The optimal duration of antibiotic treatment for SBP had been investigated recently. Ten to fourteen days intravenous therapy had been recommended[10-12]. However, it had been argued that, because SBP had a low bacterial load (often only 1 organism/mm3 of ascitic fluid), a shorter duration of treatment might suffice. A recent randomized controlled study comparing 5 d vs 10 d treatment with cefotaxime found no difference in efficacy and mortality rate [9].

In this study the cure rate was higher in the group of patients treated with cefotaxime (78.9%) than in the group of patients treated with amikacin (61.1%), although there was no significant difference. Larger sample sizes in further studies may confirm this finding. The cure rate for SBP in patients treated with cefotaxime in this study is similar to the previous studies. In Runyon’s study[9], the cure rate for SBP treated by 5-d cefotaxime is 93.1%. On the other hand, the cure rate in patients treated with amikacin in this study is also similar to the previous studies that treated cirrhotic patients with severe infection using aminoglycosides combining with other antibiotics. In Felisart’s study which compared cefotaxime vs. ampicillin-tobramycin in cirrhotics with severe infections (most were peritonitis), the cure rates were 85% and 56% respectively[13]. The response rate in the McCormick’s study which used netilmicin plus mezlocillin in the empirical therapy of presumed sepsis in cirrhotic patients was 56%[5]. Single daily dosage of aminoglycoside in the treatment of infections in cirrhotic patients seemed as effective as combining with other antibiotics in traditional dosages but less effective than cefotaxime.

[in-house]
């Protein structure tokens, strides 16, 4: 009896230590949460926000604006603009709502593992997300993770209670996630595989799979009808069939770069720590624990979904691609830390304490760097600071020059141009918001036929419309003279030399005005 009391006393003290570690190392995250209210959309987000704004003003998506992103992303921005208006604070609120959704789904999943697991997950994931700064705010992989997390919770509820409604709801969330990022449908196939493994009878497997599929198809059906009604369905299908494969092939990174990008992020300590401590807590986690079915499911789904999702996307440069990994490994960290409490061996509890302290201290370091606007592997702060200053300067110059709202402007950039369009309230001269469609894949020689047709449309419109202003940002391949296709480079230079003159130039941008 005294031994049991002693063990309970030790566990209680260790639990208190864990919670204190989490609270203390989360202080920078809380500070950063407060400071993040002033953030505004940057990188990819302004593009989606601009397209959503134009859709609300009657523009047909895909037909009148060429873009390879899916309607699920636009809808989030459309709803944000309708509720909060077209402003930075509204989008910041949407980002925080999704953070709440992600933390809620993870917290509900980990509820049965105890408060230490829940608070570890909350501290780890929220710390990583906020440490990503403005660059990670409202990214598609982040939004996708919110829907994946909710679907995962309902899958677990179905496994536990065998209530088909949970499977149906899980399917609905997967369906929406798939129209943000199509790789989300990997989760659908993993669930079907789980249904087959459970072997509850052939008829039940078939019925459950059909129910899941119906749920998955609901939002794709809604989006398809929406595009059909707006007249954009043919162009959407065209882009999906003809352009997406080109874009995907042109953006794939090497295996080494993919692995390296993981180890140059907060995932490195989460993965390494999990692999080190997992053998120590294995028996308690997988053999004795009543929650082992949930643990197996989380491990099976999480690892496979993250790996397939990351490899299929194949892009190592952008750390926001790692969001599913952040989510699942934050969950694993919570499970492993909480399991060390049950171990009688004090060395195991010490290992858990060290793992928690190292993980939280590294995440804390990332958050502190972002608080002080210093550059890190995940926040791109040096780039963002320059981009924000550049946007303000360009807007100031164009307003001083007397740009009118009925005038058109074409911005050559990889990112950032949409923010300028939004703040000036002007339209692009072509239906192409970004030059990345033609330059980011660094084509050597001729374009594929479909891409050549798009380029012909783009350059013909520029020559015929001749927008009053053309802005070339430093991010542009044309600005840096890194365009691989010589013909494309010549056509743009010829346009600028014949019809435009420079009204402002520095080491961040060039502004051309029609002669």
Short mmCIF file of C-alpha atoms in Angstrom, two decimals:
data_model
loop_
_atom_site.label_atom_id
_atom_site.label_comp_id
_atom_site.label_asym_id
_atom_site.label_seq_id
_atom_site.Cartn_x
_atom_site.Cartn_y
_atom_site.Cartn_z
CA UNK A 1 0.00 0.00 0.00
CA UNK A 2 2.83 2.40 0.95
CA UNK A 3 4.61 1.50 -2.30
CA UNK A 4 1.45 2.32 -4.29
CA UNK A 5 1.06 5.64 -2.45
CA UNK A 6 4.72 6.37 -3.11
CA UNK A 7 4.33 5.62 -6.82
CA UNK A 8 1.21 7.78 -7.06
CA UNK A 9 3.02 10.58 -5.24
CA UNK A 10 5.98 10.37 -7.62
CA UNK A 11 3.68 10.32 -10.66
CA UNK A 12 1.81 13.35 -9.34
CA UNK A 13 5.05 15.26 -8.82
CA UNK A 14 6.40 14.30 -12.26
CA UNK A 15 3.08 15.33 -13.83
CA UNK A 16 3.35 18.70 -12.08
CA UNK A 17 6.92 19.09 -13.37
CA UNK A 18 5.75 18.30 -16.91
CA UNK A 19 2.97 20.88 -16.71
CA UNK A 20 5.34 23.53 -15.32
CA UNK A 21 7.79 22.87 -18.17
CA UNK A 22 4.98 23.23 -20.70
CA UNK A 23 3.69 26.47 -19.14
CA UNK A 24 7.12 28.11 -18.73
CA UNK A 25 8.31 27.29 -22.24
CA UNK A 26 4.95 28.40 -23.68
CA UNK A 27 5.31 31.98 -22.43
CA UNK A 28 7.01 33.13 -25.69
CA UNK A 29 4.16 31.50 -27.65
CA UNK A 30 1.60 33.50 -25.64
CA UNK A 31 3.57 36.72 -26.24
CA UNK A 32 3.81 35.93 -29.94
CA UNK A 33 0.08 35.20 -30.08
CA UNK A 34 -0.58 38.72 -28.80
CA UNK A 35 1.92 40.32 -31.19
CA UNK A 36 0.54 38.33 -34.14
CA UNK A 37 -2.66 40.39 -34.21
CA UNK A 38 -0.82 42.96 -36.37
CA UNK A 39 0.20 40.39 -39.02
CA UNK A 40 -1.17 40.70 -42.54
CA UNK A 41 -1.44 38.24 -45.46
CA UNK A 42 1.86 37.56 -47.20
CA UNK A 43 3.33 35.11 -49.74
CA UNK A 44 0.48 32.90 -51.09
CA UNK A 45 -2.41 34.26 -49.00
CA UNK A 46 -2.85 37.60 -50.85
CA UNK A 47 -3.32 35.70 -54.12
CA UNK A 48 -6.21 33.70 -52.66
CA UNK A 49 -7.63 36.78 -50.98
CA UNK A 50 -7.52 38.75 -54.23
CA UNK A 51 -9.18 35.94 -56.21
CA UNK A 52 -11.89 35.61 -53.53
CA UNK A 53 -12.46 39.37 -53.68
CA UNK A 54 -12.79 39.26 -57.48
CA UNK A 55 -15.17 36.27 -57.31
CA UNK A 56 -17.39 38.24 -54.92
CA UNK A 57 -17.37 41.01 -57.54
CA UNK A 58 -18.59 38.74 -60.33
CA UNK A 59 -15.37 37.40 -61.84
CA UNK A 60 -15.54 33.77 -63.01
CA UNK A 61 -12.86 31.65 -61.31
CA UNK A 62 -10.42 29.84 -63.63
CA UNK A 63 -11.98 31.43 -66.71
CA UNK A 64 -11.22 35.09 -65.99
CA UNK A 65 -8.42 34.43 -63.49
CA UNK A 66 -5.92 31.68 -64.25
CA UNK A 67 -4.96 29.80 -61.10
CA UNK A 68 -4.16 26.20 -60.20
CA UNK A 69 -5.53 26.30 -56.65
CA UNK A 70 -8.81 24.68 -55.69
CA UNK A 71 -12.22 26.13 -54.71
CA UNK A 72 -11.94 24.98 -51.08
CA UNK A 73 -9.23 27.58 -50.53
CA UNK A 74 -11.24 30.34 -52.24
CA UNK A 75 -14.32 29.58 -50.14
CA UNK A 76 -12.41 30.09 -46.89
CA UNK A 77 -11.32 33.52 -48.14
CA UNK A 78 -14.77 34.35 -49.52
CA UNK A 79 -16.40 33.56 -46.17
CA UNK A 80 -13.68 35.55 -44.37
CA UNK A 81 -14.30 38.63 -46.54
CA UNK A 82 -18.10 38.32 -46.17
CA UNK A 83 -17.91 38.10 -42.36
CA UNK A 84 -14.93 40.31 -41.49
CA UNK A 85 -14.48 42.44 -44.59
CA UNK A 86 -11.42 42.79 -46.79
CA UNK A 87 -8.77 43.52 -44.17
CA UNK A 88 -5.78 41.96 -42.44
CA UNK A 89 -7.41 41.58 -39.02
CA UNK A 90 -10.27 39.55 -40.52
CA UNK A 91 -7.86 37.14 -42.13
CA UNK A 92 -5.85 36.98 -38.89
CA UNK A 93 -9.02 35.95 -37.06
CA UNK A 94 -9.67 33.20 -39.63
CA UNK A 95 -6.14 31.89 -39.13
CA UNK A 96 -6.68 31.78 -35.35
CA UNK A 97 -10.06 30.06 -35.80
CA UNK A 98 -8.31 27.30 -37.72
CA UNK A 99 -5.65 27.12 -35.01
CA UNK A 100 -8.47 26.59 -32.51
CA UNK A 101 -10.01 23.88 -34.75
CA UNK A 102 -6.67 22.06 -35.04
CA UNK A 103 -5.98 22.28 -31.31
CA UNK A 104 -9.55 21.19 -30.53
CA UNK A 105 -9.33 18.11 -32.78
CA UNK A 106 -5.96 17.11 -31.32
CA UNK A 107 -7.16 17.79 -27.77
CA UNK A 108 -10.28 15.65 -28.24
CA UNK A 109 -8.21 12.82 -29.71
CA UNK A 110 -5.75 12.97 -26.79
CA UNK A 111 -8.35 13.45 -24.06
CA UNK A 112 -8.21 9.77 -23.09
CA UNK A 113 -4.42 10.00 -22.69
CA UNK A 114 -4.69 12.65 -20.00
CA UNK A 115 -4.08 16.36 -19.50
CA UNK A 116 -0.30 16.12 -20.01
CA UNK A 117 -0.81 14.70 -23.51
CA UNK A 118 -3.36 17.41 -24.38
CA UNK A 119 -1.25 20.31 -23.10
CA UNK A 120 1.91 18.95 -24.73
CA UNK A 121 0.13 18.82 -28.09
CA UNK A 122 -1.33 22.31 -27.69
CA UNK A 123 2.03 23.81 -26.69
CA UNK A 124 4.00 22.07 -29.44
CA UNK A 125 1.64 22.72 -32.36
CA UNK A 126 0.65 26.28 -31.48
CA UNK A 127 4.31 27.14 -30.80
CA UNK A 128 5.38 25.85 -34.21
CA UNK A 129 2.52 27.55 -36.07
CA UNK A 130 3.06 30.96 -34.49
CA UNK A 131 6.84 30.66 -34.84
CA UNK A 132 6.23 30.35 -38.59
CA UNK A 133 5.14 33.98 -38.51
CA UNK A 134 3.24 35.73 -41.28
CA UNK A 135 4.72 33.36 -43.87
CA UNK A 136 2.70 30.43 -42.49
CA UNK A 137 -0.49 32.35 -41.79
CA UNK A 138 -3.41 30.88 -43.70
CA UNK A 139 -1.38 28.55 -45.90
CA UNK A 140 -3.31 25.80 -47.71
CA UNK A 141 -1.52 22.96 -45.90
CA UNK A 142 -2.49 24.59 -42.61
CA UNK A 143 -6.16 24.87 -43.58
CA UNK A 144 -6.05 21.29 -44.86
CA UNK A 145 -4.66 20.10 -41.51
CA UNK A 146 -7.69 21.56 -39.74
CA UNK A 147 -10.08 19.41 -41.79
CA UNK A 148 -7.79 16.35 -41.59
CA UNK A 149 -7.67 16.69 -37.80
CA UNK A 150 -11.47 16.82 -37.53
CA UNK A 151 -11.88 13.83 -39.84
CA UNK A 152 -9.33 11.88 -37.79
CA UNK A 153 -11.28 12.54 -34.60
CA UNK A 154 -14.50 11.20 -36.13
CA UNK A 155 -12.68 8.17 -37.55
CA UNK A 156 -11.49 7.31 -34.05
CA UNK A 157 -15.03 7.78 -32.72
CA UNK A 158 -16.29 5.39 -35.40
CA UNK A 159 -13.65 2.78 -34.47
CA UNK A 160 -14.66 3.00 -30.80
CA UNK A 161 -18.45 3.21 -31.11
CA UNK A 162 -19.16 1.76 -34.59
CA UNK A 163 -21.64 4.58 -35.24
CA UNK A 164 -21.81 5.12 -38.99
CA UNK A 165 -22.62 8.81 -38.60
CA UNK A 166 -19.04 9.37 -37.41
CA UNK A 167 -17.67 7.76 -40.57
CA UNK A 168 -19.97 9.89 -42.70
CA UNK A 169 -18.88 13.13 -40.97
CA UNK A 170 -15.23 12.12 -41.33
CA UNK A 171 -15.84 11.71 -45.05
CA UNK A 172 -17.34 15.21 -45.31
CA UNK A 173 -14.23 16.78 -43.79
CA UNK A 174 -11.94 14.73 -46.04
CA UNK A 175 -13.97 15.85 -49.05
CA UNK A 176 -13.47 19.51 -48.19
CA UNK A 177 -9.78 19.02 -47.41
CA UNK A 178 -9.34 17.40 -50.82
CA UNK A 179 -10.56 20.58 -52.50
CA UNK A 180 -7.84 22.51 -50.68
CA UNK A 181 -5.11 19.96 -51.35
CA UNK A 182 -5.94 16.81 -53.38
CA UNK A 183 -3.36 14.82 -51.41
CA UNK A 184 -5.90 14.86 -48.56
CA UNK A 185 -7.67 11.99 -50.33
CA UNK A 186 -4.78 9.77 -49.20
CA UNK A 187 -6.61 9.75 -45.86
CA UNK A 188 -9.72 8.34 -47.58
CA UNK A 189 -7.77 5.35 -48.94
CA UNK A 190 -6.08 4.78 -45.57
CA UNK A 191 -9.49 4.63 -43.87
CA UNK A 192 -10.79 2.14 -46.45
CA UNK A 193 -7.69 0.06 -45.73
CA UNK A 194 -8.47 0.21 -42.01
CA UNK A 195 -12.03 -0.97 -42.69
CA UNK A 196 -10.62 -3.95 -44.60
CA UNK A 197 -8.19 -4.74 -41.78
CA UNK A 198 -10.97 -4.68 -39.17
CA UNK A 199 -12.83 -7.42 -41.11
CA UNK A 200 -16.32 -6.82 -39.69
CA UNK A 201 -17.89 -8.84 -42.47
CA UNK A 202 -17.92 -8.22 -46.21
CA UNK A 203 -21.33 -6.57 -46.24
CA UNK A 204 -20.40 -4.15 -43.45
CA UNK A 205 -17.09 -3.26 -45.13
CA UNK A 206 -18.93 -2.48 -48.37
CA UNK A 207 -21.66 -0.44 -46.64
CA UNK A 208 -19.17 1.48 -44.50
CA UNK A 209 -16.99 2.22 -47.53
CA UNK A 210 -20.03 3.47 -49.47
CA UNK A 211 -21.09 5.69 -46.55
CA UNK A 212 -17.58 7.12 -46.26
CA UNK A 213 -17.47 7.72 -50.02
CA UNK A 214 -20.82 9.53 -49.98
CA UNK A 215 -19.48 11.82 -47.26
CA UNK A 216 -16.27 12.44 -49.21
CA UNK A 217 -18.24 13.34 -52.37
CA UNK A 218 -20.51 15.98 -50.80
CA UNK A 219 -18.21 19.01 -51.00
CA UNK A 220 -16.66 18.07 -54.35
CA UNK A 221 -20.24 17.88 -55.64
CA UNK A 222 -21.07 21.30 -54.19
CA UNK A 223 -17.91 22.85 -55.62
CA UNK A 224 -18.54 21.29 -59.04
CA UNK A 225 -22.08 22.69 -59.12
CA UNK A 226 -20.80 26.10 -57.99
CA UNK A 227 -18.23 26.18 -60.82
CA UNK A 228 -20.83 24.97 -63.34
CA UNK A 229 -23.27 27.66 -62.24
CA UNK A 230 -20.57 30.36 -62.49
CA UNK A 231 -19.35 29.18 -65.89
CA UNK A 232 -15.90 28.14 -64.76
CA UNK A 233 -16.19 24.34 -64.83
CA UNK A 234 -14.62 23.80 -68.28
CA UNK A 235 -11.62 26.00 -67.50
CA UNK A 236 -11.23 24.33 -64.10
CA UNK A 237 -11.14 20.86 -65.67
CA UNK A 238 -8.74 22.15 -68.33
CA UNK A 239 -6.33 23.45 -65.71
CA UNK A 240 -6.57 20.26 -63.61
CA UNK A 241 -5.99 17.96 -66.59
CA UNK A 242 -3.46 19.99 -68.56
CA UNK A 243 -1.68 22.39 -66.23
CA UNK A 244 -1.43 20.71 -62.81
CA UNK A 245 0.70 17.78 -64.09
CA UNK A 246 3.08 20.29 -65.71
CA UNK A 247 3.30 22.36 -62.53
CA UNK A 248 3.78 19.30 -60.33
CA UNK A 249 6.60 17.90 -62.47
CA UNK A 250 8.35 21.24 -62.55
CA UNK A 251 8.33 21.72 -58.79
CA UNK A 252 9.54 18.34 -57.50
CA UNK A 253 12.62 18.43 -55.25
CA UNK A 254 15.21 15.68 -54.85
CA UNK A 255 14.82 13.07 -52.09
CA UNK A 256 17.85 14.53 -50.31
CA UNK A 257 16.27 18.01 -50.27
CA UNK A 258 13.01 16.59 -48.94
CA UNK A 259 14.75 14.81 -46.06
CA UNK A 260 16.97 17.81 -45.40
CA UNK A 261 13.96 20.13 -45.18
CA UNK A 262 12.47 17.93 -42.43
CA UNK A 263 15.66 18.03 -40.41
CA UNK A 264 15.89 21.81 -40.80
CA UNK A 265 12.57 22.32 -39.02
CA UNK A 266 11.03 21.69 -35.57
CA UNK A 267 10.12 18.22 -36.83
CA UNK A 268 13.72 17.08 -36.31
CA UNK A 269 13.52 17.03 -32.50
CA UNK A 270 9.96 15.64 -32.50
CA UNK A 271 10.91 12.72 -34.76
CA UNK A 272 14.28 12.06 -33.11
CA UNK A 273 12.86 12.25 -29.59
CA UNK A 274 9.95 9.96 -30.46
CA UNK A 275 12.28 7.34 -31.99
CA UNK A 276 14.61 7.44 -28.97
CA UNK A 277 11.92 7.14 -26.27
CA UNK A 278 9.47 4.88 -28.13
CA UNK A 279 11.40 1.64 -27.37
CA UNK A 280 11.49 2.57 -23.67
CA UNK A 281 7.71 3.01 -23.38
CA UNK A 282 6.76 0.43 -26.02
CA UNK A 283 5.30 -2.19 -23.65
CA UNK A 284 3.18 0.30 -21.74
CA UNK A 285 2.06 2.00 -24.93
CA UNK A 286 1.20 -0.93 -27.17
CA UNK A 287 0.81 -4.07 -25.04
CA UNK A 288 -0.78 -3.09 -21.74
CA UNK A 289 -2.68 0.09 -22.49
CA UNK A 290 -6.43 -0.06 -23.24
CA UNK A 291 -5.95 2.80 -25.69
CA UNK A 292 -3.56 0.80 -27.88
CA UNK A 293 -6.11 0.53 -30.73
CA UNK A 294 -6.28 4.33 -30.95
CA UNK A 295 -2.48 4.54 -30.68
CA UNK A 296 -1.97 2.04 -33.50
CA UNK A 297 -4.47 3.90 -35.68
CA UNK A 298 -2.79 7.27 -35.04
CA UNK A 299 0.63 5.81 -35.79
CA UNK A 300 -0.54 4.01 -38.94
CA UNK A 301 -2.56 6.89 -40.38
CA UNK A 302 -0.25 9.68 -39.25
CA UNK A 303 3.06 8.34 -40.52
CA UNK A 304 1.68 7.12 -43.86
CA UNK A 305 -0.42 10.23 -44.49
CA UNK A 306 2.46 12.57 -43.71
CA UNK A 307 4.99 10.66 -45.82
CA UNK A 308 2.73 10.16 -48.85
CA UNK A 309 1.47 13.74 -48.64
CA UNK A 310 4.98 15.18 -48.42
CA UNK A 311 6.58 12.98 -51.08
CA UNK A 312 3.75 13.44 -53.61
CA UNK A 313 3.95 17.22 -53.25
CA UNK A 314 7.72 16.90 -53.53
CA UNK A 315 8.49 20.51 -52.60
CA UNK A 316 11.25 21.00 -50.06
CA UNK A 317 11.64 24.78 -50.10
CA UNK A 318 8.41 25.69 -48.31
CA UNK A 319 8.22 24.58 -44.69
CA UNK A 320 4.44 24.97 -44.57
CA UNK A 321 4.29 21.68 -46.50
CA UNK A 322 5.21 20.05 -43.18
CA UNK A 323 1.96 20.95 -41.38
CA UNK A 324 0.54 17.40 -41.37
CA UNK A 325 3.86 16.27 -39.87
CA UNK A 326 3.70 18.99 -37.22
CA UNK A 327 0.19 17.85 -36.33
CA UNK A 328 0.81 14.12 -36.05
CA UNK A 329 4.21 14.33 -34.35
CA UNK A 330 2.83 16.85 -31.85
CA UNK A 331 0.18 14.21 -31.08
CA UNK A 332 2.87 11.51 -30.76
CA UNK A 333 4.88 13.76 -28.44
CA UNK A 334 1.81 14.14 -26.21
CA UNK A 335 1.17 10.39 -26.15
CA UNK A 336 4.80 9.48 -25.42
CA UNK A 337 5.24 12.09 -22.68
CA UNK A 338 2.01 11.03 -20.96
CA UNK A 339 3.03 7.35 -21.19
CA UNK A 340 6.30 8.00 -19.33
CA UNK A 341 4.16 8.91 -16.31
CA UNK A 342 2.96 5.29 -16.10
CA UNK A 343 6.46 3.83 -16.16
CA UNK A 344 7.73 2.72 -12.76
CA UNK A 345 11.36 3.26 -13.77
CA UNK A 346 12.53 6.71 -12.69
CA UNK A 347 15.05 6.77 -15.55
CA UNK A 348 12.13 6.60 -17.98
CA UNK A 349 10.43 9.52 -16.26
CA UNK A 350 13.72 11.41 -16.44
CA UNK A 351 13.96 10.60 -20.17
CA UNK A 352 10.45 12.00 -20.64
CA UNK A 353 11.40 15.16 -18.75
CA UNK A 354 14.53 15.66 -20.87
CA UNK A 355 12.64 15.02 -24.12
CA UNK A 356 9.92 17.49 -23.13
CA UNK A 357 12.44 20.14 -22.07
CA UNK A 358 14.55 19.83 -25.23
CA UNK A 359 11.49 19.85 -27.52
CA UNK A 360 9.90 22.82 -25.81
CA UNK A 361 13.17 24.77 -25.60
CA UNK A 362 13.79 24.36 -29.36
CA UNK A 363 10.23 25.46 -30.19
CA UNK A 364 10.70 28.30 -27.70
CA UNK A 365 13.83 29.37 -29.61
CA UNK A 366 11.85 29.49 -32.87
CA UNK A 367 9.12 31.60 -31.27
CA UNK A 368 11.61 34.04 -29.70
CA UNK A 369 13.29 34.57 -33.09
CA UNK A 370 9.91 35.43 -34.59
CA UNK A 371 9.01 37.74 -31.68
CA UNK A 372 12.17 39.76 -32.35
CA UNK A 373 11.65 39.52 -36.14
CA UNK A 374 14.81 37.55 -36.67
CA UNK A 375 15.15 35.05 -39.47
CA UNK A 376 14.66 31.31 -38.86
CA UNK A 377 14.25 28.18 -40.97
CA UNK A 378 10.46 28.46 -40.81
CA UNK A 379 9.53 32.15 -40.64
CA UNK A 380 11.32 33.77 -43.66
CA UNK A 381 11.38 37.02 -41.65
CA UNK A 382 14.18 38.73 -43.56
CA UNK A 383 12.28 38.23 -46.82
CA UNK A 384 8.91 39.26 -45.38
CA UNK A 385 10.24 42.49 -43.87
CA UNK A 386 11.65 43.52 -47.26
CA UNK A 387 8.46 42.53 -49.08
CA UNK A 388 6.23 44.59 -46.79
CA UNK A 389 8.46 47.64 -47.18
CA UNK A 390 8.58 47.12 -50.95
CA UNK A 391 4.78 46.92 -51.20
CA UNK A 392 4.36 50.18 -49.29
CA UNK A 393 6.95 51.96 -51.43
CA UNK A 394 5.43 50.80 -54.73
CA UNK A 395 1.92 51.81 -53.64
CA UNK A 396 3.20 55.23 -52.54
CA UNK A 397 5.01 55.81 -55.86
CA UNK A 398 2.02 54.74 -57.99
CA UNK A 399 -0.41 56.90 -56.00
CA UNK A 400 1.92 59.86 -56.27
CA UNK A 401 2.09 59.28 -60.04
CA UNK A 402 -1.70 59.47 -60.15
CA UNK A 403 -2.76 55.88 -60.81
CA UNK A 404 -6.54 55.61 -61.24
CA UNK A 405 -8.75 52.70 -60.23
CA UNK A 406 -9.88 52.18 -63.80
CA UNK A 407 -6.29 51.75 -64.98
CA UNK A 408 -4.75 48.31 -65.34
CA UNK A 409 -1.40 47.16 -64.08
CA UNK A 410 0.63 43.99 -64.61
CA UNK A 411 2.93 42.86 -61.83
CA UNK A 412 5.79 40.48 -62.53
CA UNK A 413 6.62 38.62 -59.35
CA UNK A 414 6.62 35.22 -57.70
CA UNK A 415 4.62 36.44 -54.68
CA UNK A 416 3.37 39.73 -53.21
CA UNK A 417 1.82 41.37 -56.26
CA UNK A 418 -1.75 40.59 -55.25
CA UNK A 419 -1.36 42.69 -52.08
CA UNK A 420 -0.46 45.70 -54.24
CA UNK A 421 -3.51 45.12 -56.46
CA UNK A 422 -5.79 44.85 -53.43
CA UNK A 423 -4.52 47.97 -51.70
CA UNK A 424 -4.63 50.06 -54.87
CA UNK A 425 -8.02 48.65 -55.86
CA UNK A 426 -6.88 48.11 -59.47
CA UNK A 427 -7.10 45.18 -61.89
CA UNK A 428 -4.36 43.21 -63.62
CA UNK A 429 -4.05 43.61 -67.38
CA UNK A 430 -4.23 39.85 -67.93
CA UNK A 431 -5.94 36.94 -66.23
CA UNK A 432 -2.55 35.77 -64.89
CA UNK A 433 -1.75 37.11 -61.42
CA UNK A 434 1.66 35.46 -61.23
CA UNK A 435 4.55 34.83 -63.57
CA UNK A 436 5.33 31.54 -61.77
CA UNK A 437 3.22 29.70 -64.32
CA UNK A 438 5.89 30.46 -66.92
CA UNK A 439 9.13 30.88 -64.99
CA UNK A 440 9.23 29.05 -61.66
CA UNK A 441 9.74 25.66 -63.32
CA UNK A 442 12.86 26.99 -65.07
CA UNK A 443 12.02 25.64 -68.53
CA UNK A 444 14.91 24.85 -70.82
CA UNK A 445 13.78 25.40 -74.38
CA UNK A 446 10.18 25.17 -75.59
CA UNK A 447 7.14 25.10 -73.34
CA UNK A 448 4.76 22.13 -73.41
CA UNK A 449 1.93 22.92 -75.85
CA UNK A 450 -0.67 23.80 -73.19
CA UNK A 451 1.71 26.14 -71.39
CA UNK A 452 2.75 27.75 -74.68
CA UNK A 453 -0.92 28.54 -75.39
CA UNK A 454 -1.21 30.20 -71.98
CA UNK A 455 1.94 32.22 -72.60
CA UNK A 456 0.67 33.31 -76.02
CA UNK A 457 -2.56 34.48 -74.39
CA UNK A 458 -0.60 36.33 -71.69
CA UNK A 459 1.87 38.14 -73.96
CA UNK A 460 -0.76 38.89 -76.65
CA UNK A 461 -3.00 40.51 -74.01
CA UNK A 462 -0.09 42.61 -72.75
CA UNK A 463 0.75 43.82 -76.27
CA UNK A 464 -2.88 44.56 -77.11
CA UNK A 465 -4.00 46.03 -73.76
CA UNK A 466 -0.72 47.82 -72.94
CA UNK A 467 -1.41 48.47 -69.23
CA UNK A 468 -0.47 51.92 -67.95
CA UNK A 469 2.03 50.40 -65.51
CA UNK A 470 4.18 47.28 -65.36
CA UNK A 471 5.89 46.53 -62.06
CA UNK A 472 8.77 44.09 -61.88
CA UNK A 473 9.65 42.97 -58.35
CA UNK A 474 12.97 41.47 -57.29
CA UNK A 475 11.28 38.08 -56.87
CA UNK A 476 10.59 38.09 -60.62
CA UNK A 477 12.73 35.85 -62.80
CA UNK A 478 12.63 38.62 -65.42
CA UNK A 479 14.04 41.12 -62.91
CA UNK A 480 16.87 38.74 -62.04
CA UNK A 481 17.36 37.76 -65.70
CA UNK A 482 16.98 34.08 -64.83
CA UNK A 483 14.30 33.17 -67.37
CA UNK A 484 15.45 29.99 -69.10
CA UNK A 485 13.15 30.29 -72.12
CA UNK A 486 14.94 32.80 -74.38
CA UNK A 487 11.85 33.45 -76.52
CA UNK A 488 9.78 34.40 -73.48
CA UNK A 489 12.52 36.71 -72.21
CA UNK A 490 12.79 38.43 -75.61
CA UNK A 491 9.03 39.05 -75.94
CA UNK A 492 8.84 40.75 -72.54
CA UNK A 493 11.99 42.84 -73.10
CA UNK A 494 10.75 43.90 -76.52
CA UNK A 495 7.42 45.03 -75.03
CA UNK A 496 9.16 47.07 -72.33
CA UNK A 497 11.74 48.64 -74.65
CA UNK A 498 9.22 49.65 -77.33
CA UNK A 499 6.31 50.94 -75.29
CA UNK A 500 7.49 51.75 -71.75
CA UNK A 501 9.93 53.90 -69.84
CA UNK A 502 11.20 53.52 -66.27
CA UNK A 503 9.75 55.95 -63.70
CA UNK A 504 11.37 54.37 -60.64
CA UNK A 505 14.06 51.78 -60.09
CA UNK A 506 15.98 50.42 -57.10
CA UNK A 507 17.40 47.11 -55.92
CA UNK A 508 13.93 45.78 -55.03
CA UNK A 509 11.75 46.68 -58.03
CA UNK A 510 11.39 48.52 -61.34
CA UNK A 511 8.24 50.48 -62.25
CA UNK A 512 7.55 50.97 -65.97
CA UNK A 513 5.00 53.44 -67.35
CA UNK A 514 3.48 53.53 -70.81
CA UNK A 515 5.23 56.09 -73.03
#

It is well known that in traditional dosages, the serum, the tissue and the body fluid levels of aminoglycosides are unpredictable, varying from one patient to another[14,15]. We conducted this study by using a single daily dose of aminoglycoside for easy monitoring of the drug level. Just like previous reports, our study also showed that there were wide ranges of drug levels in blood and ascites between the patients regardless of whether their renal function were normal or not. Some levels might not achieve the bactericidal levels. For example, the MIC of amikacin for E coli was 2 mg/mL in this study. Only 13 of the 18 patients (72%) had 4-fold or higher for their peak level of ascites. On the other hand, it is well established that cefotaxime has a wide range between therapeutic and toxic dosages. Also, the ascitic fluid concentration of cefotaxime is several-fold higher than the MIC of most susceptible organisms at any time throughout the treatment[16]. This may explain the difference of efficacy of treatment between cefotaxime and amikacin.